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By Hina Tai
I was standing near the entrance of the bus station, waiting for my parents to pick me up. The next day was Eid al-Fitr and I had returned home my freshman year of college to spend the holiday with my family. Late as it was, I leaned against a wall, shifting under the heavy weight of my backpack. From the corner of my eye, I noticed a Pakistani boy. He seemed familiar but I could not place the face. I turned away.
Shortly he approached me, “As-salam waleikum Hina.” As he came closer, I realized he was Omar, a friend of a friend. We had met once before. We did the usual small talk: He was waiting for the bus to spend Eid at home; he was pre-med; I was majoring in undecided; he made some snarky comment about my academic uncertainty. End of conversation. I made nothing of this encounter until I met up with my friend later the next day at Eid prayer where I mentioned I had a run-in with her friend Omar.
“I know,” she said. “He texted me to ask if it was appropriate to approach you and speak with you.”
“Um why did he ask your permission?” I asked confused.
“Just because you wear the hijab. He didn’t know if you were okay with talking to boys,” she said.
“That’s rude. Why wouldn’t I be okay with it?” I responded angrily, “What does the hijab have to do with any of it?”
She just shrugged her shoulders.
This bothered me for quite some time, but I attributed it to his pompous character instead of the prevailing toxic gender-sexuality constructions among Muslims. This latter idea only became apparent to me much later when I realized the standards of female-male interaction were unrealistic, unreasonable, and subjective. Sexuality and the physical body are ambiguous spaces by which women and men interpret and measure religiosity and moral values. To hijab or not hijab was not the question—it was much more nuanced than that. Showing too much ankle made me “modern,” the inches of forearm skin correlated with immorality, the tightness of my clothes marked my closeness to God, and the amount of hair shown beneath the hijab demonstrated my looseness.
But it didn’t stop there. Shaking hands with a man was questionable, eye contact was flirting, and linking arms was a scandal. We were taught never to socialize with boys and yet we were expected to work with them on a daily basis and one day marry. Marriage became another level of difficulty because it was socially expected; and yet, once “marriageable age” arrived, I had failed to develop any meaningful relationships. And so I was placed on the stack of on-file biodatas where I was judged purely on beauty—socially constructed and ironically the very thing I was told to “cover up.” Again, I was observed on the same mundane scale of forearm-ankle skin visibility.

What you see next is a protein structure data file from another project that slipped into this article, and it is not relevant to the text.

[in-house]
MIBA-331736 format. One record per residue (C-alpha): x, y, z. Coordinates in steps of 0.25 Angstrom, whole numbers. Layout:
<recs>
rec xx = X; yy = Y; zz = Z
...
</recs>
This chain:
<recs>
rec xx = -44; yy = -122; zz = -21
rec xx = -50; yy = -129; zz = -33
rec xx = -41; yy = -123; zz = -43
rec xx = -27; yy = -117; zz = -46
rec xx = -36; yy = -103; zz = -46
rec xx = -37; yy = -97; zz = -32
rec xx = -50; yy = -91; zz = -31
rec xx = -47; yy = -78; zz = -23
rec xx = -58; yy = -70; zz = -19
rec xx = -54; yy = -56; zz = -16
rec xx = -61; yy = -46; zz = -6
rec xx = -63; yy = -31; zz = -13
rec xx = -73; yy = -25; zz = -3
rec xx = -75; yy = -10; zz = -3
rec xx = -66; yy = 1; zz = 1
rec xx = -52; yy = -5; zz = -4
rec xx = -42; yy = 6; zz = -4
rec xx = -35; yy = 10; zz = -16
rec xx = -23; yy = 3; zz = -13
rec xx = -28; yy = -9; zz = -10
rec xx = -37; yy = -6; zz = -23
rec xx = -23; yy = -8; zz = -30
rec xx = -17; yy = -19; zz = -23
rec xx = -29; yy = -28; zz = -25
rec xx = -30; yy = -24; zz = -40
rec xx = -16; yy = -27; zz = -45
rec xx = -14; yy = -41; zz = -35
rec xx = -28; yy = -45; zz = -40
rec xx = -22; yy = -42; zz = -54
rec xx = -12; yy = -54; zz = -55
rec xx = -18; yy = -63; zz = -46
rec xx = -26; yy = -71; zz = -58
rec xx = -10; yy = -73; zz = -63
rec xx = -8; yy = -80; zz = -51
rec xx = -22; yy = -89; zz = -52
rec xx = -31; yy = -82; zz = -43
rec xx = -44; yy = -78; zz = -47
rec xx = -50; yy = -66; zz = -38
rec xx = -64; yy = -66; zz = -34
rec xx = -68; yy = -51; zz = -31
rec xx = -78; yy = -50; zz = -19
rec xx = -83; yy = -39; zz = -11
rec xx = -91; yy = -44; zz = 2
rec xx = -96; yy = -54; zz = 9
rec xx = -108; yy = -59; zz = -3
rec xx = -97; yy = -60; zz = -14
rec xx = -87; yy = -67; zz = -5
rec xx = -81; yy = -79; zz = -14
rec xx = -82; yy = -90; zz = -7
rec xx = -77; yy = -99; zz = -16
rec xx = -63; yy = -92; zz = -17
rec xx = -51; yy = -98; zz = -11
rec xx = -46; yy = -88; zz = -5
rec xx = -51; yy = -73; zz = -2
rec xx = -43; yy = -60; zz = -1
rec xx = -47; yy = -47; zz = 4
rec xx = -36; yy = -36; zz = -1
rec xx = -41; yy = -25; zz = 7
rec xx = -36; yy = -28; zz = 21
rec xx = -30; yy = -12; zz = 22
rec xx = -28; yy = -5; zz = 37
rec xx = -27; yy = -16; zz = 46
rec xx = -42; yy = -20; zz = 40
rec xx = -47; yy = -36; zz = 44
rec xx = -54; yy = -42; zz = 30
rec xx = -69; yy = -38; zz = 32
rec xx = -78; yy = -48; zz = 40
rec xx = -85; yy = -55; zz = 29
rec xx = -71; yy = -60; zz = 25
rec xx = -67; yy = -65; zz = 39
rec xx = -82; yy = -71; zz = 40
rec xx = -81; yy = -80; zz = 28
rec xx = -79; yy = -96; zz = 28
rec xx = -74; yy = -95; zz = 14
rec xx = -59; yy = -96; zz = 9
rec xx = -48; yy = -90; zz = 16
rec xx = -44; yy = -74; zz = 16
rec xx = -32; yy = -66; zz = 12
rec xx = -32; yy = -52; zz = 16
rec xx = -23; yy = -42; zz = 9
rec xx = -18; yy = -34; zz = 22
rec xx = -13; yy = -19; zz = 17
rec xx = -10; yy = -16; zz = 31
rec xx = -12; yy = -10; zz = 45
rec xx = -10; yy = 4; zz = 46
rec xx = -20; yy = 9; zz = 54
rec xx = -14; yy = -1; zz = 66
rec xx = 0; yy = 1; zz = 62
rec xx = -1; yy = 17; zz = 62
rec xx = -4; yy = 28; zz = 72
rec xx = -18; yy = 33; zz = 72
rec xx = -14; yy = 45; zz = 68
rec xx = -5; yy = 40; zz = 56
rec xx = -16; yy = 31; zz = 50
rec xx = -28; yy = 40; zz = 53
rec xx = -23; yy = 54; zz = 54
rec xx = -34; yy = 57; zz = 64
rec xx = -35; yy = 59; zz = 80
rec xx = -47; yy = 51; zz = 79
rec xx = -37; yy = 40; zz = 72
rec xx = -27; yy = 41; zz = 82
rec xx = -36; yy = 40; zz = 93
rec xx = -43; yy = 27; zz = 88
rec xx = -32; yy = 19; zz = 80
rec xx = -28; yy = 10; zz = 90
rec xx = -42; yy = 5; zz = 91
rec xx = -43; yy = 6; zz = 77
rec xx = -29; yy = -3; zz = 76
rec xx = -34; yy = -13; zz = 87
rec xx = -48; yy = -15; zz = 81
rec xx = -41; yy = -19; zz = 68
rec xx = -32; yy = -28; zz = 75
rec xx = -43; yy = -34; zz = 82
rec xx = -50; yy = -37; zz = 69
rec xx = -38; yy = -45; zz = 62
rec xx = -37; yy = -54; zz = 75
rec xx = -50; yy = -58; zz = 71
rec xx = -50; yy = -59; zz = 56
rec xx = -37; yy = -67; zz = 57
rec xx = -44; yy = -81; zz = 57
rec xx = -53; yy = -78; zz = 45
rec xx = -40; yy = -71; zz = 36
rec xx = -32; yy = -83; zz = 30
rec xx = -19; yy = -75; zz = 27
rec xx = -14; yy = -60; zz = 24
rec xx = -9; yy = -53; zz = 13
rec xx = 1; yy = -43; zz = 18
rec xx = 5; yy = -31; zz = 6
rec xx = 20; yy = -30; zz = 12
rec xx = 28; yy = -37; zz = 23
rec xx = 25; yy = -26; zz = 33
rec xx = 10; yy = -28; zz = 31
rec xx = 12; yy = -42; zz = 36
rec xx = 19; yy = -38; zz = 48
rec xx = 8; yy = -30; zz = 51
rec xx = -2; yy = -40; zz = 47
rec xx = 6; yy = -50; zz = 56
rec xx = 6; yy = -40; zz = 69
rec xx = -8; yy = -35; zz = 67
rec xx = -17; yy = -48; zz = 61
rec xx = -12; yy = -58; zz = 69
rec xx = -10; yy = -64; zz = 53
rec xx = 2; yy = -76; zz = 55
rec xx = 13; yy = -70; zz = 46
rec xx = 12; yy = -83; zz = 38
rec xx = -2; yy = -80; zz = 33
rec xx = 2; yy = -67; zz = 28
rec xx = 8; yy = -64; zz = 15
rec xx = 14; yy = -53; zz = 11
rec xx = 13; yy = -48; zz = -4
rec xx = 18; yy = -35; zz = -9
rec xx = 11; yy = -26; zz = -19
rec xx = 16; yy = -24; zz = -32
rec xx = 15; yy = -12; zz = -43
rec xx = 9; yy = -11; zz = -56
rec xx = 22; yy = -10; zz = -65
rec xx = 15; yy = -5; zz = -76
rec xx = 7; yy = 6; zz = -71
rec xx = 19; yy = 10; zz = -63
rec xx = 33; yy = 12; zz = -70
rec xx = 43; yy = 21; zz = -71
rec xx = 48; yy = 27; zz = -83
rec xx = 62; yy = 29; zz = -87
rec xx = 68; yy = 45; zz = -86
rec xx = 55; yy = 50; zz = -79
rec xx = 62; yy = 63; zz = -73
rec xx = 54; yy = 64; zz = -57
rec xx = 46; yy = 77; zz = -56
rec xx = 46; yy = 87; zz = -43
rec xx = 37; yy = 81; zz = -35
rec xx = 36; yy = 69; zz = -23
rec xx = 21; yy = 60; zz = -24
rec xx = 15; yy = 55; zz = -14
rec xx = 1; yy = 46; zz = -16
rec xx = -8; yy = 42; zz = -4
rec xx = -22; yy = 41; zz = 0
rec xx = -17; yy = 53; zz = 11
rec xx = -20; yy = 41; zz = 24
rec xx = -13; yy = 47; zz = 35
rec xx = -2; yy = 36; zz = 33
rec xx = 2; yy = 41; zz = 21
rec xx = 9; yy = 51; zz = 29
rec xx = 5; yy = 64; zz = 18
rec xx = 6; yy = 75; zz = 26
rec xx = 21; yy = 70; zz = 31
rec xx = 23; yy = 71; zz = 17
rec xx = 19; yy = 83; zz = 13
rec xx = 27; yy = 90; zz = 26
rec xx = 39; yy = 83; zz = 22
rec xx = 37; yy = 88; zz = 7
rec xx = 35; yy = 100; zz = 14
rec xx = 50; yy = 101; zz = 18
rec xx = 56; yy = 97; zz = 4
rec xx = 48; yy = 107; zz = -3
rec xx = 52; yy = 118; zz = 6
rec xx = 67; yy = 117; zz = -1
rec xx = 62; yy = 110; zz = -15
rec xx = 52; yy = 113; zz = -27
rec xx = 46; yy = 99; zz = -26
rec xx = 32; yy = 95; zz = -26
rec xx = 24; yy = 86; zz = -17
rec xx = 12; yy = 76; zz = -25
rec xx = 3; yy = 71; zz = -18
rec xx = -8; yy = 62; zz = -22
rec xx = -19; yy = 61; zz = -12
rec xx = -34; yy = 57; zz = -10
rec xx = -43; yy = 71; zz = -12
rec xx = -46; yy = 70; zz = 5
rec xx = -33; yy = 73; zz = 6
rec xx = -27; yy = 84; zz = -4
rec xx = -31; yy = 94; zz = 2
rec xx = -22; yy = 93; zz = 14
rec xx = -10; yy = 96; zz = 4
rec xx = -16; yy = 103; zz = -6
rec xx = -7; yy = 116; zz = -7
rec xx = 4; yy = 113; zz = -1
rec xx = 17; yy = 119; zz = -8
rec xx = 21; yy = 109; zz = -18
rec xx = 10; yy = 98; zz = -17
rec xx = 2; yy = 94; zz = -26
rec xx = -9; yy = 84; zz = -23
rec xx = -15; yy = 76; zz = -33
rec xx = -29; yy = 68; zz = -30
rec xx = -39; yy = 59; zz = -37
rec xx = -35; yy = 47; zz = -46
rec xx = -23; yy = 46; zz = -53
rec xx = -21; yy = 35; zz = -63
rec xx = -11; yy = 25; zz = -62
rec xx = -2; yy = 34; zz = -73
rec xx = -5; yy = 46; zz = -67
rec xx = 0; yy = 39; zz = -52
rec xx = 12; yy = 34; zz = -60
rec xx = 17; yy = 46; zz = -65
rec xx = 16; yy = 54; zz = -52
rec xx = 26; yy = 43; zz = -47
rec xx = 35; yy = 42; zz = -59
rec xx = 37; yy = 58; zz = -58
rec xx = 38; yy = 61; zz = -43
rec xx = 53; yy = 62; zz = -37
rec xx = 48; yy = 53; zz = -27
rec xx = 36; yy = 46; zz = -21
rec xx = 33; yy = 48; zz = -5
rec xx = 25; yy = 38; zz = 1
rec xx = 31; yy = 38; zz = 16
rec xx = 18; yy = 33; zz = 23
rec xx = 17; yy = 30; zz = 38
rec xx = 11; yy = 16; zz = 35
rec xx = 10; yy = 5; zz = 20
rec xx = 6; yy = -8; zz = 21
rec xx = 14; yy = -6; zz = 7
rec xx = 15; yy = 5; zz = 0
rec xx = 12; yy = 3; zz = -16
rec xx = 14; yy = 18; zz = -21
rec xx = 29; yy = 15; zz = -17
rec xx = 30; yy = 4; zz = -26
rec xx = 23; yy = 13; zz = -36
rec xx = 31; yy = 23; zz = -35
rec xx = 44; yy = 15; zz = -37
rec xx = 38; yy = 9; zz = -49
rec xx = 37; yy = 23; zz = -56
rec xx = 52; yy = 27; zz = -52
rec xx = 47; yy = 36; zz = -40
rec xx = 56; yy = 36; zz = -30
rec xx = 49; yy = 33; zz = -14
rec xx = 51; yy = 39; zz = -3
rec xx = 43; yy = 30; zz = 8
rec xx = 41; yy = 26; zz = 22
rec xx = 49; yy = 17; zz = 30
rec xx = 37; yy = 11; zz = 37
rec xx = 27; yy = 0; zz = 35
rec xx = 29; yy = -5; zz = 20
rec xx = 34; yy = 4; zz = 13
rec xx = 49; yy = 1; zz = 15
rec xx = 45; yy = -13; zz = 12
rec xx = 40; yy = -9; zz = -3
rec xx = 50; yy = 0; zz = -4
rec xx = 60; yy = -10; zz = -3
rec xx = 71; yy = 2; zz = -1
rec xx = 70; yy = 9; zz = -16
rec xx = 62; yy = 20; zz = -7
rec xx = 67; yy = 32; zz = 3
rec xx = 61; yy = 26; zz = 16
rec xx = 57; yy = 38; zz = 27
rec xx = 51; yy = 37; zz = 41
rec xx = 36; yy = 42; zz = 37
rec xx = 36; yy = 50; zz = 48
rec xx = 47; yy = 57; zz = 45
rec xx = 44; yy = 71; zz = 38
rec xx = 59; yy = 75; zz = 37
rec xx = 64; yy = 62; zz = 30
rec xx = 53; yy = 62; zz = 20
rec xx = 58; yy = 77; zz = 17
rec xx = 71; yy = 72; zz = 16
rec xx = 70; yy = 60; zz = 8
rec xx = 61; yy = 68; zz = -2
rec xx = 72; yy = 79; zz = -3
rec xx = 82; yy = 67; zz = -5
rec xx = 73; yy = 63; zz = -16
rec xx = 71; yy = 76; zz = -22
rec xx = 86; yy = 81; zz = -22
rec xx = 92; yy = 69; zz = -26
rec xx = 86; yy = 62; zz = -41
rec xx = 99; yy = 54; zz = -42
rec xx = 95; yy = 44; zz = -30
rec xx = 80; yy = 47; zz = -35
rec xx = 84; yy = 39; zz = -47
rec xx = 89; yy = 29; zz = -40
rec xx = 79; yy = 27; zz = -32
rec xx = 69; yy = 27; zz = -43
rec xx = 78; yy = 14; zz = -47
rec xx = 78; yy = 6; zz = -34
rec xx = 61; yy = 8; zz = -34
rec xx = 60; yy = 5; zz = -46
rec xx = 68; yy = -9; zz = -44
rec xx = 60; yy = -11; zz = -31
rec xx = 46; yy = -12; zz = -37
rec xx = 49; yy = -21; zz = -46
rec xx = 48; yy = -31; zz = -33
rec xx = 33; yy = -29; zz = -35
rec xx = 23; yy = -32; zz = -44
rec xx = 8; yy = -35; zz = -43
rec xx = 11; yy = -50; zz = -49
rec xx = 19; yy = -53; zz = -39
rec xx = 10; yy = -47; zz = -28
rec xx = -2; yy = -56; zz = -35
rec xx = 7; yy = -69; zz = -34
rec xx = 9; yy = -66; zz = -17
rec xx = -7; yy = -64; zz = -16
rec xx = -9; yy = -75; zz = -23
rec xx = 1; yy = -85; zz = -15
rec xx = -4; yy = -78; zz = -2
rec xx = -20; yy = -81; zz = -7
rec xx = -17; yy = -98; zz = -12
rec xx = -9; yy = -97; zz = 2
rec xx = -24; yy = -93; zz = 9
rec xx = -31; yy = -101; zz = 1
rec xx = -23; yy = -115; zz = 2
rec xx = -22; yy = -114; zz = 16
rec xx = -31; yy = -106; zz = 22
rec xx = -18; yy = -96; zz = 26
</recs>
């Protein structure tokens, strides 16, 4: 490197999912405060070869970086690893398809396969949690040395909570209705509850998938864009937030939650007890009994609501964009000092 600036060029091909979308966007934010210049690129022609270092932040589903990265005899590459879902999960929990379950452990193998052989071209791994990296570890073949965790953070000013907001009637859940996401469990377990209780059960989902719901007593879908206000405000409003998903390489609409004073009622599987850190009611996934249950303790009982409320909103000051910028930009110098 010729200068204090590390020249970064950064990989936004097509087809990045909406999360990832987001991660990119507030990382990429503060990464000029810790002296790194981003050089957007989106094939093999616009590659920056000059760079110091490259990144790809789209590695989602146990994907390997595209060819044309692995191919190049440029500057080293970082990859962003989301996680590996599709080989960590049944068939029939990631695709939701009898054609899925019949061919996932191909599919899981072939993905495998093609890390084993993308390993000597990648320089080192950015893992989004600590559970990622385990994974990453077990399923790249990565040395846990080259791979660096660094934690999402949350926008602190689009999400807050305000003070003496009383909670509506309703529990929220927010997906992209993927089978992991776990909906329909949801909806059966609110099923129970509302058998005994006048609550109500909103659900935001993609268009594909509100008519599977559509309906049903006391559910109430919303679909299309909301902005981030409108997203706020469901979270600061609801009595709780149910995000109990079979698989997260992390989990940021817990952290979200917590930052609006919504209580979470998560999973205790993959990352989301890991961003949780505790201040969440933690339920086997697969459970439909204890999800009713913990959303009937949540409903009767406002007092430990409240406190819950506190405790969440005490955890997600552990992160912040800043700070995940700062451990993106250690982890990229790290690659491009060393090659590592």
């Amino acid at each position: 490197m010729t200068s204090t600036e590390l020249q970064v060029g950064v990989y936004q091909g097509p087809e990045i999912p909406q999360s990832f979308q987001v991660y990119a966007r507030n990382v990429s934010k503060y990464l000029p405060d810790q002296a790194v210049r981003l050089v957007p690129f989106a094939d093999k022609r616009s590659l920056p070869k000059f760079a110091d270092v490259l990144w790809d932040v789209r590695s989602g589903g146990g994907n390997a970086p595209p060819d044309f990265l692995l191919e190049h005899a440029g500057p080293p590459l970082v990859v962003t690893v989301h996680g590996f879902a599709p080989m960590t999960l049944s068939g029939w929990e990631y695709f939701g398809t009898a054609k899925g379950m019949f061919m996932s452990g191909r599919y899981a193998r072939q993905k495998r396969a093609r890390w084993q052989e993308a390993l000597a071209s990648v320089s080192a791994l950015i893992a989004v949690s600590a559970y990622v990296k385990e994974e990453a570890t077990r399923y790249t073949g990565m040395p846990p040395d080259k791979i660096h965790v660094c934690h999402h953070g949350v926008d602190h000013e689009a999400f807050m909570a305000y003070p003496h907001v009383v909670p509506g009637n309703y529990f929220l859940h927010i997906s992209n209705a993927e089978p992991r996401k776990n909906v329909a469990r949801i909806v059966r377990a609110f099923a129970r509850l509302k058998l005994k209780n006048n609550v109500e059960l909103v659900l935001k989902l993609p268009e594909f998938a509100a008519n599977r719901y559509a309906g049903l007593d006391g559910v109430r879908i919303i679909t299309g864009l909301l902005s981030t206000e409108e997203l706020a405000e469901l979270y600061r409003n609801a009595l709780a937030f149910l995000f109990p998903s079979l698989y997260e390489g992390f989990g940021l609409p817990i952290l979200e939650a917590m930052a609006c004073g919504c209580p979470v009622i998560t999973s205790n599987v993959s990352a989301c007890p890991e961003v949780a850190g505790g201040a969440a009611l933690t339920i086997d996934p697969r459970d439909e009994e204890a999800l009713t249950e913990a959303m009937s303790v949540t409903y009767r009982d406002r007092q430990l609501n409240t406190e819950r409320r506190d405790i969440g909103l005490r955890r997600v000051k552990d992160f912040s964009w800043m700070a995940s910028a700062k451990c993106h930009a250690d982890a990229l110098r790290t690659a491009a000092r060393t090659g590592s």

And all of these “rules” only pertained to heteronormative understandings of gender and sexuality. Just imagine the destruction when the LGBTQ continuum was added to the mix. No matter, the mission was to cast aside “those diseased” from our communities all together.
All these Islamic interpretations of female bodies and gender interactions play out on a daily basis within the range of friendships and relationships among Muslims. And contrary to what many Muslim women would claim, these notions impact female friendships the most. Silent judgments and vocalized disagreements define relations between women.
Consistently, I have found it challenging to maintain friendships. I was either deemed “too Islamic” or “unIslamic” and even worse, too “conservative” or “liberal.” I found myself reduced to binary categories, stripped down to an object, made hyperaware of the physicality of my body.
Society’s obsession with the hijab has undoubtedly played a huge part in the objectification of Muslim women—an impediment to genuine relationships in a way that has uniquely impacted women and not men. But this is not a call to abolish the hijab. It is without question that women should have the right to choose what they wear and the meanings they impose to it. Yet, the number of times the hijab has been addressed merely within the Muslim community is exhaustive and signifies there is a dire need to transform discourse universally on Muslim women’s sexuality and gender dynamics. There is too much exotification of women, too much emphasis on the male-gaze, and absolutely no appreciation for alternative assemblages of sexuality (especially ones that challenge the hijab). This toxic combination threatens Muslim women’s relationships.
There is an absence of strong female Muslim role models that can compete with the mainstream voices of Nouman Ali Khan and Wisam Sharieff, who often add fuel to the fire with sexist jokes appealing to the mobs of Mipsterz. Inaccessible fringe voices that advocate for flexibility of interpretation and provide a feminist lens to a culturally embodied text remain almost exclusively within the realms of academia. And when these academic voices do emerge, they are often met with an aggressive, angry response, promoting further divisiveness within the Muslim-American community.
If we are too busy othering each other, how are we able to address our marginalized position in greater American society? It’s time we move past the reductionary forearm-ankle skin visibility measure.
Hina Tai is currently an MPH candidate at Columbia University with a specialty in Sociomedical Sciences. She received her undergraduate degree in Journalism and Anthropology from Boston University. She is also the Managing Print Editor for The Islamic Monthly. She has written extensively on issues affecting Muslim Americans for numerous publications including ILLUME Magazine, MuslimGirl, International Political Forum, White Ash Literary Magazine, and The Islamic Monthly. You can find more of her writing on her blog, Perception by Apperception.